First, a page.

# Fibonacci string array

I have an array: A B AB BAB ABBAB BABABBAB ... The number of each term of the array is base on the Fibonacci number.Put the n-th string and the n+1-th string together, then producing the n+2-th string,eg.BABABBAB = BAB + ABBAB. Then is the 10^16-th letter is A or B?

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Aren't you supposed to write a program to tell you this? –  Grant Thomas Mar 18 '11 at 14:06
Tagged as homework, because I assume it is. Nobody will do your homework for you, because you need to learn, but if you are more specific about where you are stuck then we will give you hints. –  Greg Beech Mar 18 '11 at 14:07
sounds like homework... what have you tried till now? whats the problem with your solution? –  oezi Mar 18 '11 at 14:07
@Mr. Disappointment: I love the combination of your comment and your user name. Freakin' hilarious. –  jdmichal Mar 18 '11 at 14:08
...well, I try. ;) –  Grant Thomas Mar 18 '11 at 14:12

Let `f[n]` be the `n`th fibonacci number.

Assume we want to find the value at position `x` in the string obtained by concatenating `f[1], f[2], ..., f[n]`.

1. Find the lowest `k` such that `f[1] + f[2] + ... + f[k] >= x`. So position `x` belongs to word that has `f[k]` characters (at least in the concatenation it does. But since all words are made up from `a` and `b`, we'll try to reduce the problem to just those two).
2. To find the position corresponding to `x` in the term `f[k]`, subtract `f[1] + ... + f[k - 1]` from `x`.
3. if `k = 1` print `a`, if `k = 2` print `b`, else go to step 4.
1. if `f[k - 2] < x`, then the position we're looking for is in the word corresponding to (with length) `f[k - 1]`. Subtract 1 from `k` and `f[k - 2]` from `x` and go to step 3.
2. Else, the position we're looking for is in the word corresponding to `f[k - 2]`. Subtract 2 from `k`, leave `x` unchanged and go to step 3.

This doesn't require generating the actual words, just their lengths, which are the basic fibonacci numbers.

Worked example - note that I'm only using the actual words for illustration purposes, they are not needed.

``````n  f[n]  corresponding word
1  1     a
2  1     b
3  2     ab
4  3     bab
5  5     abbab
6  8     bababbab
``````

Concatenating all these we get: `ababbababbabbababbab`. Let's ask ourselves what's at position `10` (it's `b`).

``````1. f[1] + f[2] + f[3] + f[4] + f[5] >= 10, so k = 5
2. x = 10, f[1] + f[2] + f[3] + f[4] = 7, so subtract 7 from x, giving x = 3
3'. k isn't 1 or 2, skip this.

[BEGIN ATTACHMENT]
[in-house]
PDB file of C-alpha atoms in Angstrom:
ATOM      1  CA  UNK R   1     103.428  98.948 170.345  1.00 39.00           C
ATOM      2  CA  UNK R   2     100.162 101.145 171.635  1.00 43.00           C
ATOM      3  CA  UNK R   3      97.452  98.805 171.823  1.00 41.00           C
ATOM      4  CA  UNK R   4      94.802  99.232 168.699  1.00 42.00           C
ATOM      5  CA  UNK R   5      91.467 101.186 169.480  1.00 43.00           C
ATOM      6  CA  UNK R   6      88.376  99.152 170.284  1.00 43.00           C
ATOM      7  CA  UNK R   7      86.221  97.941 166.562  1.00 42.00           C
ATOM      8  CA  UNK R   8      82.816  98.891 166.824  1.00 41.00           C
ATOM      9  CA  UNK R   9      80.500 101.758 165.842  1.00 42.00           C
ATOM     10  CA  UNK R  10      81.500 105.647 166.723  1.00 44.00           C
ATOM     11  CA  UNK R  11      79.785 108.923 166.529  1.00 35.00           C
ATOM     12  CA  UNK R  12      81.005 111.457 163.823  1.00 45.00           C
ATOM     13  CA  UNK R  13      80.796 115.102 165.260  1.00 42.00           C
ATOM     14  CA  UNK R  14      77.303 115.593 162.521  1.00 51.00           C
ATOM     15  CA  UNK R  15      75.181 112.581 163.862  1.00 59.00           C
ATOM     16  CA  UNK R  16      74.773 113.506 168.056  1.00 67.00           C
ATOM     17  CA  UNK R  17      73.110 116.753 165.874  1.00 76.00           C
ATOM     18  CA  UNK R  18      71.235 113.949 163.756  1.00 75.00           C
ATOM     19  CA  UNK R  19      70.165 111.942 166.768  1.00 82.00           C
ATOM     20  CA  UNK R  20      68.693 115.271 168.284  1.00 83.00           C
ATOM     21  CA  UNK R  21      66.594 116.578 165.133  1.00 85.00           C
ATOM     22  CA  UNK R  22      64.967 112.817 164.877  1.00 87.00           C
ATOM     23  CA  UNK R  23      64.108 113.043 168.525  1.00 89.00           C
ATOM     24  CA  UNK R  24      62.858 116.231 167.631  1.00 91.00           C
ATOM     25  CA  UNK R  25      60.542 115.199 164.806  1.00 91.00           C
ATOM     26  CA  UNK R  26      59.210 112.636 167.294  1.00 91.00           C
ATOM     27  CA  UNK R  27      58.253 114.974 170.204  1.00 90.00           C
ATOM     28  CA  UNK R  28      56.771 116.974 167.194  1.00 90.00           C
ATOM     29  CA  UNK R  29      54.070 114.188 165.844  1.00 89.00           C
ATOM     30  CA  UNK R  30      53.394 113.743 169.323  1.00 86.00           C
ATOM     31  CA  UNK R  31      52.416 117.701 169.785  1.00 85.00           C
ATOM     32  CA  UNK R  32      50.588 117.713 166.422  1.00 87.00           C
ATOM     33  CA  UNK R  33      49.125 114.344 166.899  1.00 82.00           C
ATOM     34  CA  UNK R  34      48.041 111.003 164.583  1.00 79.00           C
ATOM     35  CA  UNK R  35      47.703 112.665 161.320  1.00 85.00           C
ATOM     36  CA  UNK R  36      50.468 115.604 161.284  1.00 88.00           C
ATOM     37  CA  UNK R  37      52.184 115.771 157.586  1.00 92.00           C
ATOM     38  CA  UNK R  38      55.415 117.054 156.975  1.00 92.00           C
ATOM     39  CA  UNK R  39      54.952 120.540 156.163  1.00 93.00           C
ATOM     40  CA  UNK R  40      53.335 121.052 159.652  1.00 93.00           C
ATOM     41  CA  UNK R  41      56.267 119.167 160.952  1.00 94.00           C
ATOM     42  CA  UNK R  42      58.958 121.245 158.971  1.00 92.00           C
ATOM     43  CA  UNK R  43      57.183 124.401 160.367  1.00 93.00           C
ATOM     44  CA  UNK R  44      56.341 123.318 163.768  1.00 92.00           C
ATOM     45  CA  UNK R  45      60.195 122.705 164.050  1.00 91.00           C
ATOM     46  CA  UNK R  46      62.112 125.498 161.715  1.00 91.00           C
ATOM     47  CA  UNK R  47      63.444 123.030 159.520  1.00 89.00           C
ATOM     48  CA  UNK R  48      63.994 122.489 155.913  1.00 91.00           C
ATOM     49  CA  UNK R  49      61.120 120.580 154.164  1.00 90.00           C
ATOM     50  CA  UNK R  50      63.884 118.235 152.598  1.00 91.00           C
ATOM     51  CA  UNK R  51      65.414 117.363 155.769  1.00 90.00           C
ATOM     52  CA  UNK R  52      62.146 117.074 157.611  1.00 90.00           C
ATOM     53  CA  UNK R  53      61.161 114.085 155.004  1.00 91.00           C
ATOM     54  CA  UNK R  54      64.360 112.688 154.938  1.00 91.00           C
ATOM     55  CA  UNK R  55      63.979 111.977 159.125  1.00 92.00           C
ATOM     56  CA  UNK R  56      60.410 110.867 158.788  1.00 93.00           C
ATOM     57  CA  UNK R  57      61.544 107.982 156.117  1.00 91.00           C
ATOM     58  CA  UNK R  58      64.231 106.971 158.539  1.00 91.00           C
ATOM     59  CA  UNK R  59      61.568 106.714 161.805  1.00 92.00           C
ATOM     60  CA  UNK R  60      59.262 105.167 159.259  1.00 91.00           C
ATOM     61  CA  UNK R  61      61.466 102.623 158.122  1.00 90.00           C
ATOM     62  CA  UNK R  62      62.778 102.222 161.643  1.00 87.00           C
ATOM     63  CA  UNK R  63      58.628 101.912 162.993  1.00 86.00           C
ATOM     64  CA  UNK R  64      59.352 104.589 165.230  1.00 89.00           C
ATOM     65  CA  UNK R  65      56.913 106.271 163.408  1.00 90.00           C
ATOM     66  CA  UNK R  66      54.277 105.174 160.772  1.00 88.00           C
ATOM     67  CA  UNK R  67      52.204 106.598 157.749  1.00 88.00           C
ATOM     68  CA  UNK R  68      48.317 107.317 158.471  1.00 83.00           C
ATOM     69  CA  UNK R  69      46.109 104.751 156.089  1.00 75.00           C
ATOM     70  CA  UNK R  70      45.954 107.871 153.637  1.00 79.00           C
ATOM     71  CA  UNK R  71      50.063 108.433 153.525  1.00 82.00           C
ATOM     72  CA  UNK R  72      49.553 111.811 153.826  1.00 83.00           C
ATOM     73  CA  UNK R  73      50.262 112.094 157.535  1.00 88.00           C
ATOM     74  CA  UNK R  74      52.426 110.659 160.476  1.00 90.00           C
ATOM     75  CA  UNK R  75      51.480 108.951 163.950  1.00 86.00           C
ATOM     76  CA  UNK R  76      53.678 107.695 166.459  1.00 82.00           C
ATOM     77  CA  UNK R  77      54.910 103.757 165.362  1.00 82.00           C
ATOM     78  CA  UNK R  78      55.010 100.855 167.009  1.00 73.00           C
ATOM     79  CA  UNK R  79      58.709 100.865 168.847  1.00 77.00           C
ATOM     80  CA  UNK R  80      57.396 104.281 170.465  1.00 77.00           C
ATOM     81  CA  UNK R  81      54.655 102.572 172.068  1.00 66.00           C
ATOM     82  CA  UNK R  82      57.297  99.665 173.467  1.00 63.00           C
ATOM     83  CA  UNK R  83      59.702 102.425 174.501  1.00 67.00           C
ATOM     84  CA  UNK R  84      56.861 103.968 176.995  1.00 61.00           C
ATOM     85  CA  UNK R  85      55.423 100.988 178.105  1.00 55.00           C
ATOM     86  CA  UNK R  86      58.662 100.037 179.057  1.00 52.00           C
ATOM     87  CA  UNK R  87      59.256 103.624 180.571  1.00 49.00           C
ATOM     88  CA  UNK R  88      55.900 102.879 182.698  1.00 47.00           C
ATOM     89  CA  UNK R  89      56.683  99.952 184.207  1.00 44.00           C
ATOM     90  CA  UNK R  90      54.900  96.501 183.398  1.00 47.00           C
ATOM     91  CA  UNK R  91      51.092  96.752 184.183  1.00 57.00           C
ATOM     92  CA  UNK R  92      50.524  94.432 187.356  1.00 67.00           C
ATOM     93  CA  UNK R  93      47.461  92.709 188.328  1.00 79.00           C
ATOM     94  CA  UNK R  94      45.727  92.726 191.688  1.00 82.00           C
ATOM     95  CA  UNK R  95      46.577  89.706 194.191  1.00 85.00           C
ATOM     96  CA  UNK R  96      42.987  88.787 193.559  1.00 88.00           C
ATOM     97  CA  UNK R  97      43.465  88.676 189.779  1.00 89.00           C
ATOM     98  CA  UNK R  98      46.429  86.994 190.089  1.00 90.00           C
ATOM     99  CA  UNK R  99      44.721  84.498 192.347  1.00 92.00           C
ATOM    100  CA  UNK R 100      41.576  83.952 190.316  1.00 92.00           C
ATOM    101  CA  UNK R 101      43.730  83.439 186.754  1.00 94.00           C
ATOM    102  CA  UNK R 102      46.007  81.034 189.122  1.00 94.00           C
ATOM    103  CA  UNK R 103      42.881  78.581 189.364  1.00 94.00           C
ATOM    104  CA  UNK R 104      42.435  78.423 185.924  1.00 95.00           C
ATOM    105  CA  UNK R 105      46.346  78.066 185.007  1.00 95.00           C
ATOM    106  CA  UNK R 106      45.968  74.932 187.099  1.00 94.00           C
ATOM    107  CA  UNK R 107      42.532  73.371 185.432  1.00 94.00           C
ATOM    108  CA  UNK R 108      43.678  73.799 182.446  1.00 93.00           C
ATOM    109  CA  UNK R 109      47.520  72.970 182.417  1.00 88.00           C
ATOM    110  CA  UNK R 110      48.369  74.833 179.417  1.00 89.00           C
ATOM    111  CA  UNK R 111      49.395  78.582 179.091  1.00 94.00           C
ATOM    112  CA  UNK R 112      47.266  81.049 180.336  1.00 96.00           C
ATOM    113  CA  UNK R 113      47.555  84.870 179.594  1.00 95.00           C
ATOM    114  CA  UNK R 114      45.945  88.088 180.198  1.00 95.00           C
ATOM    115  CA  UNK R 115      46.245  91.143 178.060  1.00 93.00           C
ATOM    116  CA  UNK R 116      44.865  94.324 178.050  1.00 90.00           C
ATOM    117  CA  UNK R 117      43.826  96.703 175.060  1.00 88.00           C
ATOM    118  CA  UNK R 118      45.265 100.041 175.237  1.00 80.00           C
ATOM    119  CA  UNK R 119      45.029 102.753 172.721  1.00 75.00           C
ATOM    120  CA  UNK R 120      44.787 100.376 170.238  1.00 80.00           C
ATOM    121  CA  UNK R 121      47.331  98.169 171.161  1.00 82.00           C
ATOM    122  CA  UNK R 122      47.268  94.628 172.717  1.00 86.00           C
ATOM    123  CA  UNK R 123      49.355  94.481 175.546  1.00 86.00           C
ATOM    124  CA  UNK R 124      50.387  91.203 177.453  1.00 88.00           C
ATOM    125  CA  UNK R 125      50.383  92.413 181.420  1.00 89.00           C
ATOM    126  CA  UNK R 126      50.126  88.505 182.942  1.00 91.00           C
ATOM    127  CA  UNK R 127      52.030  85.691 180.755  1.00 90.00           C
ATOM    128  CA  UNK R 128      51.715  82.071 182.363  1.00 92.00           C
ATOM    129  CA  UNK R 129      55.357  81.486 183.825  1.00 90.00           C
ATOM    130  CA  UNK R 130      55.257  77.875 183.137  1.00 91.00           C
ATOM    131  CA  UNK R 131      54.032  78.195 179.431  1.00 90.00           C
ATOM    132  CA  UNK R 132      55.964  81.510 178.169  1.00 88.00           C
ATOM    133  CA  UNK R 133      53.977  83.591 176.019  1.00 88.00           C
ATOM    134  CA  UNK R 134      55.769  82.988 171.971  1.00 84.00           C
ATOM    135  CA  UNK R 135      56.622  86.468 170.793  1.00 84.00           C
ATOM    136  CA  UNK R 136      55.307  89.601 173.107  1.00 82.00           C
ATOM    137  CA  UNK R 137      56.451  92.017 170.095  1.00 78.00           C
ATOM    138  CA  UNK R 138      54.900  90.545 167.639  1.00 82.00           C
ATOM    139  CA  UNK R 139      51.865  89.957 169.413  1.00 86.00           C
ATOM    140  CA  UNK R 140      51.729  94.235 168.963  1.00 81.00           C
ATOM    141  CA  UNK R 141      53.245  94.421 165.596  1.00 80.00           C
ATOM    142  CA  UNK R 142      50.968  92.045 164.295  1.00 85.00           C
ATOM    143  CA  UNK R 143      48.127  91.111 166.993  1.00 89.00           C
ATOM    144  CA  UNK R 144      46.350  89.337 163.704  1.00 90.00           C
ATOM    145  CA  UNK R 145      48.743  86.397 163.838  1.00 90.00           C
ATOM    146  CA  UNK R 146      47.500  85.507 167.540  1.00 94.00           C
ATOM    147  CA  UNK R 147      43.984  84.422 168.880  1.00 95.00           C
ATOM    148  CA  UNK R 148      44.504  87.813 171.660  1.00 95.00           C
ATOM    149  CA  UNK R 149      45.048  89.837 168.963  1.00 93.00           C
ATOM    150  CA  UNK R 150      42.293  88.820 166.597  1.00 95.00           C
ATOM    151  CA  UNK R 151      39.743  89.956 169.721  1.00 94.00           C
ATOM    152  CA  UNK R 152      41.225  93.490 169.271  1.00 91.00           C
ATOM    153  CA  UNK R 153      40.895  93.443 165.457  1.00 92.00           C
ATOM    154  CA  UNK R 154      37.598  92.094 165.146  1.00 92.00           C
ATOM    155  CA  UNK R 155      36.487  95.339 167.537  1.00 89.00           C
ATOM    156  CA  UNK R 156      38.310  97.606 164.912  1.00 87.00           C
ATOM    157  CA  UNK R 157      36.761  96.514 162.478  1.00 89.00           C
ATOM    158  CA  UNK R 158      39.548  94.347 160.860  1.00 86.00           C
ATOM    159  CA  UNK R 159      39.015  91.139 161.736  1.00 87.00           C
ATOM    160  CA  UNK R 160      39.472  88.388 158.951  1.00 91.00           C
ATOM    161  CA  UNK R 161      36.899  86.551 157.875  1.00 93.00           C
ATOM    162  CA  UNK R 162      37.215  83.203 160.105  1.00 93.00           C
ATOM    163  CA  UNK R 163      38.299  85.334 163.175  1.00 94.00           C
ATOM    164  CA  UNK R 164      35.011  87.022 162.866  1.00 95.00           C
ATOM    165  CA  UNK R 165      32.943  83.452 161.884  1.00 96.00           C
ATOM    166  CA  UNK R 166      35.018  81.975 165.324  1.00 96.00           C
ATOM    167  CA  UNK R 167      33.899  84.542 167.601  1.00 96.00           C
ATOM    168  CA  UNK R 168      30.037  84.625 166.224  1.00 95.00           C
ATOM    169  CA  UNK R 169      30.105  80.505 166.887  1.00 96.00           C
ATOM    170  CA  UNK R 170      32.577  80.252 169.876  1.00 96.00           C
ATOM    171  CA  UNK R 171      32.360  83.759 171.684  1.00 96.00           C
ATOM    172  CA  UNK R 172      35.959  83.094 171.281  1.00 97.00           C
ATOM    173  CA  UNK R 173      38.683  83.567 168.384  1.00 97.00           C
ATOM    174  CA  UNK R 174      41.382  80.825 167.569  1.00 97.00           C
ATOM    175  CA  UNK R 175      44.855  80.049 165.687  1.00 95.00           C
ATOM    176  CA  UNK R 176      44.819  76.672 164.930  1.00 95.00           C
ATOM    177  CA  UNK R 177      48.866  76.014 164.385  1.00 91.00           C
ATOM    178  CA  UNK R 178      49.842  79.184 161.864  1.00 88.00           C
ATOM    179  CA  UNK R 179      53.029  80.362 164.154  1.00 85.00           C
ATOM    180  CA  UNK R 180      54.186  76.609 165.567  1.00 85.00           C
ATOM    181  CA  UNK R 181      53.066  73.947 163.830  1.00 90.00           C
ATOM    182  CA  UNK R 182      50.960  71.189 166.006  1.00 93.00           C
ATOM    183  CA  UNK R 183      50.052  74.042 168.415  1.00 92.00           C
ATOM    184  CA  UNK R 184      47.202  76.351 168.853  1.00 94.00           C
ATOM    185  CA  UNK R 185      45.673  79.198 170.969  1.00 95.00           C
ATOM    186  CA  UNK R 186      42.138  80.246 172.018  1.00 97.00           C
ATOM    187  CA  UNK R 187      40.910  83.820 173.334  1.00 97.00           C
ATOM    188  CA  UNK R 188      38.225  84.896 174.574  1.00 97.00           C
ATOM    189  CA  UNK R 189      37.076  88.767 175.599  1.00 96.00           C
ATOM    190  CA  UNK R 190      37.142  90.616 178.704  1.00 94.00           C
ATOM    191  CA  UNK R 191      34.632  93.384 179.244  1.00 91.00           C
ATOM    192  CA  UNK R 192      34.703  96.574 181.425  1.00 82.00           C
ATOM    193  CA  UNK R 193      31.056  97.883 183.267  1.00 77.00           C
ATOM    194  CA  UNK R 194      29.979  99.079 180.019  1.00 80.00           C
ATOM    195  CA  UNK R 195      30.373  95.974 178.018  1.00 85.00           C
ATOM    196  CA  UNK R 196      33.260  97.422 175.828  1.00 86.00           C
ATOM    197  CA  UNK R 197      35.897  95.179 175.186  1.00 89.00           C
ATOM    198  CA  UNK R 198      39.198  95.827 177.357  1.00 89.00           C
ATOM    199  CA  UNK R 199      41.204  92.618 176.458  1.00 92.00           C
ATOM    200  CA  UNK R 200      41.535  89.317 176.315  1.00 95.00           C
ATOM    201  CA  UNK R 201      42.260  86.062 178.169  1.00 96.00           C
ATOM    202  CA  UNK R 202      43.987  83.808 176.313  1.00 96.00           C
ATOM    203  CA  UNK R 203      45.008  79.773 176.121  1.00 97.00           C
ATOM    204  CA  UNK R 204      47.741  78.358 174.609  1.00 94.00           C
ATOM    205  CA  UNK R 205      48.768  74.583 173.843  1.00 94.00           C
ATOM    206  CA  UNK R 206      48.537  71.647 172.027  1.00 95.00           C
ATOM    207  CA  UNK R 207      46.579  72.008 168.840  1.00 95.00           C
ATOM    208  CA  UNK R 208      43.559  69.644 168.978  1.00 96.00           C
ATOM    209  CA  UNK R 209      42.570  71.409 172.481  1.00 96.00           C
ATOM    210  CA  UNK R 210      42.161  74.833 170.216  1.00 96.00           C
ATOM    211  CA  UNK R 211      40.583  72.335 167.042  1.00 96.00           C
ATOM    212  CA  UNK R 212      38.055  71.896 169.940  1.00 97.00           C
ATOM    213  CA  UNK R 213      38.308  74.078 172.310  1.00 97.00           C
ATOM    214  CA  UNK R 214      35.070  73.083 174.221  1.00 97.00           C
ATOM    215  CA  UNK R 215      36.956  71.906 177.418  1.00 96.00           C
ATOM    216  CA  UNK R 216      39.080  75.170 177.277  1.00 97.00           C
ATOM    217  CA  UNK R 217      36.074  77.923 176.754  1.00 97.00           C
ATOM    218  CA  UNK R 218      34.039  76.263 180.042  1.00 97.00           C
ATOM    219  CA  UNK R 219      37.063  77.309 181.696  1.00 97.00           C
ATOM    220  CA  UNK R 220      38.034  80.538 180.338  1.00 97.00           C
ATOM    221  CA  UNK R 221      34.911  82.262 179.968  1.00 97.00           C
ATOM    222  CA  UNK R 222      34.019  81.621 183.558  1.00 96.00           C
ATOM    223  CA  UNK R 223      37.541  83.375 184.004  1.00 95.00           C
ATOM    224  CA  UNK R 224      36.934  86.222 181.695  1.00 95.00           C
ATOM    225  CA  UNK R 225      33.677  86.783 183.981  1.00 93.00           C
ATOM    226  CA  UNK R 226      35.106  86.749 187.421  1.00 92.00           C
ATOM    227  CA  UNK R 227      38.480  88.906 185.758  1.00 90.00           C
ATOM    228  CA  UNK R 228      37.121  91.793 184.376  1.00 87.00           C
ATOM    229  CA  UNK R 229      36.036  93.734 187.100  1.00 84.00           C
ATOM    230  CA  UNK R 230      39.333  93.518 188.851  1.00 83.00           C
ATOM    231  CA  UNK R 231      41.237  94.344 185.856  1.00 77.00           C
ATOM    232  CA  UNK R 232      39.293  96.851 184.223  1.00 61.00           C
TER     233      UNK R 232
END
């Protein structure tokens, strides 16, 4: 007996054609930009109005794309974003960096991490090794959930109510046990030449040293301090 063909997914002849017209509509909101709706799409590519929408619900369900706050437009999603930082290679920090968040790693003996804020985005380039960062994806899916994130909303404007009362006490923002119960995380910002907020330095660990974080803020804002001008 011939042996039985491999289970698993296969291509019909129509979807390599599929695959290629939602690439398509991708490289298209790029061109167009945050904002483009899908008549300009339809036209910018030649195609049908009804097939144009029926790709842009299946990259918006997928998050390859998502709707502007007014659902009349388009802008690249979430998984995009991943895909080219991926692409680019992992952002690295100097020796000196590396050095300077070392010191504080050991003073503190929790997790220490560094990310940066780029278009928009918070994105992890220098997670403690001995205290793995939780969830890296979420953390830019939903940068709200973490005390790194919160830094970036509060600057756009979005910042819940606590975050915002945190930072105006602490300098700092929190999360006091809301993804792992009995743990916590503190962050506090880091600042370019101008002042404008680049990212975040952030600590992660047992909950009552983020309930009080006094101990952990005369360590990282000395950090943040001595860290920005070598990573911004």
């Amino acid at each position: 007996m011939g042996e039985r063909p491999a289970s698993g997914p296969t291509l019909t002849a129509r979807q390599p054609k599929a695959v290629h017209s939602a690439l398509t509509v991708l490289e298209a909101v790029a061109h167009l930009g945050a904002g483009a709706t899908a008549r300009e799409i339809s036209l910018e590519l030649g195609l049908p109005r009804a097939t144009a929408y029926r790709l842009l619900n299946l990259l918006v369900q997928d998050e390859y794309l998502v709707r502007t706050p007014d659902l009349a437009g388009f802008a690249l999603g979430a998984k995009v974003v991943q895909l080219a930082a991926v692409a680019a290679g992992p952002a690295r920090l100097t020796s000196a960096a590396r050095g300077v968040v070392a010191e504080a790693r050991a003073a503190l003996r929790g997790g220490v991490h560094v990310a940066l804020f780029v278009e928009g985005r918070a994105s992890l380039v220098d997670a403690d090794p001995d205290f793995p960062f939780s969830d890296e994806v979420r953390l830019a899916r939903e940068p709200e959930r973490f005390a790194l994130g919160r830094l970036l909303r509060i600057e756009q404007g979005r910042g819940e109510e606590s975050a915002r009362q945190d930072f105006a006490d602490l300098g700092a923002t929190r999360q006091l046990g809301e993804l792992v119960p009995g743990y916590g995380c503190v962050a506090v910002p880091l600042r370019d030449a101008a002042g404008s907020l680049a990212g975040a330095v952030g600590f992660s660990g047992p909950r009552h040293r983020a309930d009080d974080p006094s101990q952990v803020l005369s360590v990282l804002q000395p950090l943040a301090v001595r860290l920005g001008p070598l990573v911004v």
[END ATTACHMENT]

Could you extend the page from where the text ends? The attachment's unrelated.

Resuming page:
4'. f[k - 2 = 3] = 2 < x. k = 4, x = 1
3''. still ignoring this.
4'' f[k - 2 = 2] = 1 >= x. k = 2, x = 1
3'''. k = 2, print 'b'.
``````
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Definition of Fibonacci numbers: `f[1] = 1, f[2] = 1, f[n] = f[n-1] + f[n-2]`. If you remember the previous values, you can calculate the next very quickly. Don't try to do this with recursion. –  Markus Jarderot Mar 18 '11 at 14:53
This may be handy: `f[1]+f[2]+...+f[n]=f[n+2]-1` –  CygnusX1 Mar 18 '11 at 15:08
Thanks for your excellent works! –  Neomatrix Mar 20 '11 at 5:48

i never was good and math and this sounds like this task should be too heavy to calculate without a freaky algorithm, so my solution would be to simply have a guess. to choose between `A` and `B`, i would write a very simple programm like this in php to print out the first 15 or 20 "lines":

``````<?php
\$var1 = "B";
\$var2 = "A";
for(\$i=3;\$i<=15;\$i++){
\$tmp = \$var2;
\$var2 = \$var1;
\$var1 = \$tmp.\$var1;
echo \$i." ".\$var1."<br>";
}
echo strlen(implode('',explode('B',\$var1)));
echo "<br>";
echo strlen(implode('',explode('A',\$var1)));
?>
``````

the result shows there are always less `A`s (38%) than `B`s (62%) - so the chance to be right when guessing `B` aren't that bad.

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Nice! +1. So far this is the best question of the day. –  jdmichal Mar 18 '11 at 14:37
This answer's worth the comment that the n'th string is of length f[n] and contains f[n-1] B's and f[n-2] A's, so the proportion of B's is (sqrt(5)-1)/2. That 62% estimate isn't bad at all :) –  Chris Nash Mar 18 '11 at 20:50
Thanks for your inspiring works!I always ignored the solution of probability theory. –  Neomatrix Mar 20 '11 at 5:51